The American Law Journal, Volume 5 (Google eBook)

Front Cover
Moses Thomas, 1814 - Law
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Page 423 - ... to the middle of the river Apalachicola, or Catahouche ; thence along the middle thereof to its junction with the Flint river ; thence straight to the head of St. Mary's river ; and thence down along the middle of St. Mary's river to the Atlantic ocean.
Page 503 - that the laws of the several States, except where the Constitution, treaties, or statutes of the United States shall otherwise require or provide, shall be regarded as rules of decision in trials at common law in the courts of the United States, in cases where they apply.
Page 98 - President makes public proclamation of the event, all natives, citizens, denizens, or subjects of the hostile nation or government, being males of the age of fourteen years and upwards, who shall be within the United States, and not actually naturalized, shall be liable to be apprehended, restrained, secured, and removed, as alien enemies.
Page 409 - And we do further strictly enjoin and require all persons whatever, who have either wilfully or inadvertently seated themselves upon any lands within the countries above described, or upon any other lands which, not having been ceded to or purchased by us, are still reserved to the said Indians as aforesaid, forthwith to remove themselves from such settlements.
Page 408 - Nations or Tribes of Indians with whom We are connected, and who live under our Protection, should not be molested or disturbed in the Possession of such Parts of our Dominions and Territories as, not having been ceded to or purchased by Us, are reserved to them, or any of them, as their Hunting Grounds.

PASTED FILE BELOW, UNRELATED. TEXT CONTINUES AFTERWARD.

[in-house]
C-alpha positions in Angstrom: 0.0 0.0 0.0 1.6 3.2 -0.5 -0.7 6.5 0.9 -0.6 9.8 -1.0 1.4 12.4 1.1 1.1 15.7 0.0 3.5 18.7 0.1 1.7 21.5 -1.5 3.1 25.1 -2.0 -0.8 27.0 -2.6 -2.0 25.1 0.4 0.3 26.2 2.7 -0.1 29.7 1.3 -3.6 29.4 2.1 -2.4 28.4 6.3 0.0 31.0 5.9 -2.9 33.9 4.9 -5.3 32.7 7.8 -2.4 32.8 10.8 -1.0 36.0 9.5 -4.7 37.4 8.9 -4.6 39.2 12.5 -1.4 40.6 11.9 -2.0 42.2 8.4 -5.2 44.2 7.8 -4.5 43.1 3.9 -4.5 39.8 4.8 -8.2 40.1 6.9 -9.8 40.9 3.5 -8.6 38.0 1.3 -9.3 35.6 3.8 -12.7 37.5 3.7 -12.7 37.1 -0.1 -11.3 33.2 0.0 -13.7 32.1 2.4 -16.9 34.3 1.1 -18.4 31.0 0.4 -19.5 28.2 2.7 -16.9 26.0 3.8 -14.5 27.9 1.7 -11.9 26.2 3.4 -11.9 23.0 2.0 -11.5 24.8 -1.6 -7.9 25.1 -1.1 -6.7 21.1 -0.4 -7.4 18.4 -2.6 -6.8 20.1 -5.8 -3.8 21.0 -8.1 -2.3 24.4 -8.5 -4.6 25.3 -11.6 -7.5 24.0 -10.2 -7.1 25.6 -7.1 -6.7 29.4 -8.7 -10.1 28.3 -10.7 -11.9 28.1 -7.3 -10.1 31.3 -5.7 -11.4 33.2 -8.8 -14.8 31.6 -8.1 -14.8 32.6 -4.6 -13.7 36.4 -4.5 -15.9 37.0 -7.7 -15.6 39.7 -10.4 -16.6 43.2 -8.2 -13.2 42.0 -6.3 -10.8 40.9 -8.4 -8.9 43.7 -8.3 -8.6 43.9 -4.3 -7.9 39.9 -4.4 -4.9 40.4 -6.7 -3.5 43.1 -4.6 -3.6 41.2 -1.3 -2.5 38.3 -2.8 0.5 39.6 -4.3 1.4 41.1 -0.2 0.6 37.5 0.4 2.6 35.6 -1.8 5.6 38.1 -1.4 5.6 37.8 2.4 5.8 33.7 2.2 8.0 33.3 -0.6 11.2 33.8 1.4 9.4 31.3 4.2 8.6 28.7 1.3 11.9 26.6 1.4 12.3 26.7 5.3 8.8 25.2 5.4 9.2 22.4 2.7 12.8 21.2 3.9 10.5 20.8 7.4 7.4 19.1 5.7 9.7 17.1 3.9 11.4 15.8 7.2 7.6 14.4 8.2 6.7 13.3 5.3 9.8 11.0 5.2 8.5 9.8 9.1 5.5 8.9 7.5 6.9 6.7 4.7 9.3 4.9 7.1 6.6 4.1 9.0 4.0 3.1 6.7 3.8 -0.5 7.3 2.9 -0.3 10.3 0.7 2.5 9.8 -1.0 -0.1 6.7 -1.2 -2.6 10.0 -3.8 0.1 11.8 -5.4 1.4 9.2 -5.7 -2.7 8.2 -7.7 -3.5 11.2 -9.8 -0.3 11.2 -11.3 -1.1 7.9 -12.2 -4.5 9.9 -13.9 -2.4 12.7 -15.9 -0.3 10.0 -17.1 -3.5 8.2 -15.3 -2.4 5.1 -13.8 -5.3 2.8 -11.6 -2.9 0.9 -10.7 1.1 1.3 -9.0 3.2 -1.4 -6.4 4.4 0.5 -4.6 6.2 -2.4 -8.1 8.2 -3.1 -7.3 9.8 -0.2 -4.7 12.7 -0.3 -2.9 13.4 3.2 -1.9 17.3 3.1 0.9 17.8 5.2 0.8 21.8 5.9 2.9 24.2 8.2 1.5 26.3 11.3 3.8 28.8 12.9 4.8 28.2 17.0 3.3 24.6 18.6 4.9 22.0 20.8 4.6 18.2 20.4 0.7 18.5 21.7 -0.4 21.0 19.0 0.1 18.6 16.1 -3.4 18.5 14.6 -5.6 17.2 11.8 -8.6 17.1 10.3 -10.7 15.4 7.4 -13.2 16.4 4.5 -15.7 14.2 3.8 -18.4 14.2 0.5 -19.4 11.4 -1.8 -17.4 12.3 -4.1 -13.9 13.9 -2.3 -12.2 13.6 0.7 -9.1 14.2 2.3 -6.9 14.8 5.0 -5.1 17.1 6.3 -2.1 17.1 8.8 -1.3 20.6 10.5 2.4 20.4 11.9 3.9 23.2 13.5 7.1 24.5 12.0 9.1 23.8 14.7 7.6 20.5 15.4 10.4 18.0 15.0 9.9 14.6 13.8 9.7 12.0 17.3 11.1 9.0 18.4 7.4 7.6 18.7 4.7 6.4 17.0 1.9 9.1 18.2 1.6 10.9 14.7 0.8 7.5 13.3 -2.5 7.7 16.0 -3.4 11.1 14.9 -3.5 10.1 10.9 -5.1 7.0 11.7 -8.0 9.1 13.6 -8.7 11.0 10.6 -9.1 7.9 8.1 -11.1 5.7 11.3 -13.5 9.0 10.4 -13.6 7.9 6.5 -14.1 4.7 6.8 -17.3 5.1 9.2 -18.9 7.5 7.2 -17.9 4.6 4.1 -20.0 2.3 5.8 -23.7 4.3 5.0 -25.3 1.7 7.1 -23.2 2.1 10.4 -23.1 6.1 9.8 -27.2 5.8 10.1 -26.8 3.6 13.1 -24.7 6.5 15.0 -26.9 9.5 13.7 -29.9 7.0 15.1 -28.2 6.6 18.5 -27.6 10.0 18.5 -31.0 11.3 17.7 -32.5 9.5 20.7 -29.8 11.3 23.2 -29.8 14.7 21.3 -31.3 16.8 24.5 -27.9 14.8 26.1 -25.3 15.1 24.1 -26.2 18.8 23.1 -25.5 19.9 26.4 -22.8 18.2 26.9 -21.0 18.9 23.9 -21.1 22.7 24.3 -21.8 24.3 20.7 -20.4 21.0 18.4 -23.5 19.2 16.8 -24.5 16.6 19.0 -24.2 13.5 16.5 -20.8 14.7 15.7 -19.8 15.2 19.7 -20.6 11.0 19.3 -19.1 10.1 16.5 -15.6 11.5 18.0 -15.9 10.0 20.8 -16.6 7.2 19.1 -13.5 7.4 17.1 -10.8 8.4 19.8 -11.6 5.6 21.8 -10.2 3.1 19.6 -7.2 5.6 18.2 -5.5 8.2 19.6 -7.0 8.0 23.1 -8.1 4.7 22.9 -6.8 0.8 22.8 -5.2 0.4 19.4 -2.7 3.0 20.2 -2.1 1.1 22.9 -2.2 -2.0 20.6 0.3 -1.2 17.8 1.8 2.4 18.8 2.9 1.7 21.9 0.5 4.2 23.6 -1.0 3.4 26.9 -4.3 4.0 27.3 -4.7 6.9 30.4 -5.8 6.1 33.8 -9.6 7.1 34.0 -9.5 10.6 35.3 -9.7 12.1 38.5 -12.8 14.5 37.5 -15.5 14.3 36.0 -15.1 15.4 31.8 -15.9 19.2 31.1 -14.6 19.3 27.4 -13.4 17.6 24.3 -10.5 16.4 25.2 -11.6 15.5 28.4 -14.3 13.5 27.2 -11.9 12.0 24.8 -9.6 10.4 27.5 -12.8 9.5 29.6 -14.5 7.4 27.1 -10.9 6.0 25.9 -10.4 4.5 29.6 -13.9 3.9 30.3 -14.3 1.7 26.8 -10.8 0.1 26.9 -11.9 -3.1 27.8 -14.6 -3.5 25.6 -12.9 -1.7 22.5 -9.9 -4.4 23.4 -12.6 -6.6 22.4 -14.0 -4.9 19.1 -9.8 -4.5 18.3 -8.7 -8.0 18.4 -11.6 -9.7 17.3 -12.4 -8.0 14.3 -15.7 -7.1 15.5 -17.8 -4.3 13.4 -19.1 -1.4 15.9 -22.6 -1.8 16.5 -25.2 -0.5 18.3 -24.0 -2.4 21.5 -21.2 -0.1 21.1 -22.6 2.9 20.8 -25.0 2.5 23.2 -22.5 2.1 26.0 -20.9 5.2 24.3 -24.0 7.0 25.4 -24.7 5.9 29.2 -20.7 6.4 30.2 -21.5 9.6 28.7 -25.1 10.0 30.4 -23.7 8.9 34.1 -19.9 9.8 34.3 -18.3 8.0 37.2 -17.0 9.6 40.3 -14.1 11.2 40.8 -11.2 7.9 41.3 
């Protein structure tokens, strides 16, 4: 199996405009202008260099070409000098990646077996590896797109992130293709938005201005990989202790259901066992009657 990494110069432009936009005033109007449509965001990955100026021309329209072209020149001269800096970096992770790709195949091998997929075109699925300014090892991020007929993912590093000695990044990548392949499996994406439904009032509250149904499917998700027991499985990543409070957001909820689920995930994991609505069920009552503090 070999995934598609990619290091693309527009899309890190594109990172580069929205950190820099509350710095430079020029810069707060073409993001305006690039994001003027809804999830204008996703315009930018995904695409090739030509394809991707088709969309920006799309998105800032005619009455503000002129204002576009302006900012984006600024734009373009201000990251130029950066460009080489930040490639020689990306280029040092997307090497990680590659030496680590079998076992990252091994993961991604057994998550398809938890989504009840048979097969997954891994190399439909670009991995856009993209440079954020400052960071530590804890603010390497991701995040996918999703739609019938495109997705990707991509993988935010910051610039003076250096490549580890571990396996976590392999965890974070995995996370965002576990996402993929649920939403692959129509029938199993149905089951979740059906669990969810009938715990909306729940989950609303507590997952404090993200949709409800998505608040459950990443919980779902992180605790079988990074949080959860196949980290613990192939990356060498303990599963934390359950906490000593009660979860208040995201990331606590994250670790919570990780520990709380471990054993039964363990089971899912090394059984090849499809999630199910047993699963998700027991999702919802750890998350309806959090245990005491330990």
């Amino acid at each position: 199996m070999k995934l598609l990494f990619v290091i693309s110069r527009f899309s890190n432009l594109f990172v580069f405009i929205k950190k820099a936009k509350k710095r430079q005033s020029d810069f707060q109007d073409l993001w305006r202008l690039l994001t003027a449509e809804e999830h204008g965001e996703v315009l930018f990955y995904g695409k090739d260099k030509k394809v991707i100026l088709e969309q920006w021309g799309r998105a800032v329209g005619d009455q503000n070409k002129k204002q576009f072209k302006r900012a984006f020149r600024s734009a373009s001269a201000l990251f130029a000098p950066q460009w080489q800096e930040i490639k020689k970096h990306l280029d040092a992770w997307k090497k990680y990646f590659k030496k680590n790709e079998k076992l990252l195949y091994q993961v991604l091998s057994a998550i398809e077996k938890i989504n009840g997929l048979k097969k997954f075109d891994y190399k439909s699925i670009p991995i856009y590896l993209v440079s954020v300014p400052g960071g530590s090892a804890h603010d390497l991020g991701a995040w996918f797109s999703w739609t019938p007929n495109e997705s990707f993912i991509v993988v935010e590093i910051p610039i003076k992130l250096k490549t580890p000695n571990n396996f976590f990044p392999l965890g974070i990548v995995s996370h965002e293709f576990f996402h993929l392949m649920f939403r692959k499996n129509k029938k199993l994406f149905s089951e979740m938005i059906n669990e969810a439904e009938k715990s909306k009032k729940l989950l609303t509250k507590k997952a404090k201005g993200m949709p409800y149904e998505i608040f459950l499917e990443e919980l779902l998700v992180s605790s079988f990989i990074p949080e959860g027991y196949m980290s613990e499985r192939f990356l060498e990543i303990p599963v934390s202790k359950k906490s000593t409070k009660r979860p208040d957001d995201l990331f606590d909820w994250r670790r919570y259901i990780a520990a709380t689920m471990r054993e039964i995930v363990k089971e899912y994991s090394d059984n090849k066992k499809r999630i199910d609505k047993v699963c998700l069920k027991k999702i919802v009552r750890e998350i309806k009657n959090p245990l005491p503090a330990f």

Page 528 - That all power of suspending laws, or the execution of laws, by any authority, without consent of the representatives of the people, is injurious to their rights, and ought not to be exercised.
Page 408 - And we do further declare it to be our royal will and pleasure, for the present, as aforesaid, to reserve under our sovereignty, protection, and dominion, for the use of the said Indians...
Page 260 - Full little knowest thou, that hast not tried, What hell it is in suing long to bide ; To lose good days that might be better spent ; To waste long nights in pensive discontent; To speed to-day, to be put back to-morrow ; To feed on hope ; to pine with fear and sorrow ; To have thy Prince's grace, yet want her peers...
Page 537 - That whenever the United States shall be invaded, or be in imminent danger of invasion from any foreign nation or Indian tribe, it shall be lawful for the President of the United States to call forth such number of the militia of the State, or States, most convenient to the place of danger, or scene of action, as he may judge necessary to repel such invasion, and to issue his orders for that purpose to such officer or officers of the militia as he shall think proper.
Page 408 - And whereas it is just and reasonable, and essential to our interest, and the security of our colonies, that the several nations, or tribes of Indians, with whom we are connected, and who live under our protection...

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